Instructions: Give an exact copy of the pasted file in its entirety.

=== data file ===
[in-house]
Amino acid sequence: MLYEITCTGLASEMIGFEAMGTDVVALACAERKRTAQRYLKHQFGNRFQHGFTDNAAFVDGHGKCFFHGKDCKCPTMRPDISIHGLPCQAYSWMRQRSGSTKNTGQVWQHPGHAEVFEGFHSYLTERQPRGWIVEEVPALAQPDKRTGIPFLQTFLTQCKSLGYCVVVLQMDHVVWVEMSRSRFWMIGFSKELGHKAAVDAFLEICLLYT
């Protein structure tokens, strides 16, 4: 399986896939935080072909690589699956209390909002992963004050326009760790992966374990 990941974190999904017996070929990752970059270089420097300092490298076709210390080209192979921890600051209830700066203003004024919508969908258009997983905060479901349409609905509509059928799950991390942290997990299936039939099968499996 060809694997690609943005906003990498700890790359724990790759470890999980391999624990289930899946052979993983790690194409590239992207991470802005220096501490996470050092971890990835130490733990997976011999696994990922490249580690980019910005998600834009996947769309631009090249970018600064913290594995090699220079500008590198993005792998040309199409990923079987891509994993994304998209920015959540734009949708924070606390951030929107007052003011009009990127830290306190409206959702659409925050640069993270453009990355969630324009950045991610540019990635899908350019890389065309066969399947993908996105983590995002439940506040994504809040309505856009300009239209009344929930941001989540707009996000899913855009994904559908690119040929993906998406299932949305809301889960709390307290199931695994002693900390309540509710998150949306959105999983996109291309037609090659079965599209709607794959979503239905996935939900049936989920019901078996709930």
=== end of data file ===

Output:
[in-house]
Amino acid sequence: MLYEITCTGLASEMIGFEAMGTDVVALACAERKRTAQRYLKHQFGNRFQHGFTDNAAFVDGHGKCFFHGKDCKCPTMRPDISIHGLPCQAYSWMRQRSGSTKNTGQVWQHPGHAEVFEGFHSYLTERQPRGWIVEEVPALAQPDKRTGIPFLQTFLTQCKSLGYCVVVLQMDHVVWVEMSRSRFWMIGFSKELGHKAAVDAFLEICLLYT
């Protein structure tokens, strides 16, 4: 399986896939935080072909690589699956209390909002992963004050326009760790992966374990 990941974190999904017996070929990752970059270089420097300092490298076709210390080209192979921890600051209830700066203003004024919508969908258009997983905060479901349409609905509509059928799950991390942290997990299936039939099968499996 060809694997690609943005906003990498700890790359724990790759470890999980391999624990289930899946052979993983790690194409590239992207991470802005220096501490996470050092971890990835130490733990997976011999696994990922490249580690980019910005998600834009996947769309631009090249970018600064913290594995090699220079500008590198993005792998040309199409990923079987891509994993994304998209920015959540734009949708924070606390951030929107007052003011009009990127830290306190409206959702659409925050640069993270453009990355969630324009950045991610540019990635899908350019890389065309066969399947993908996105983590995002439940506040994504809040309505856009300009239209009344929930941001989540707009996000899913855009994904559908690119040929993906998406299932949305809301889960709390307290199931695994002693900390309540509710998150949306959105999983996109291309037609090659079965599209709607794959979503239905996935939900049936989920019901078996709930």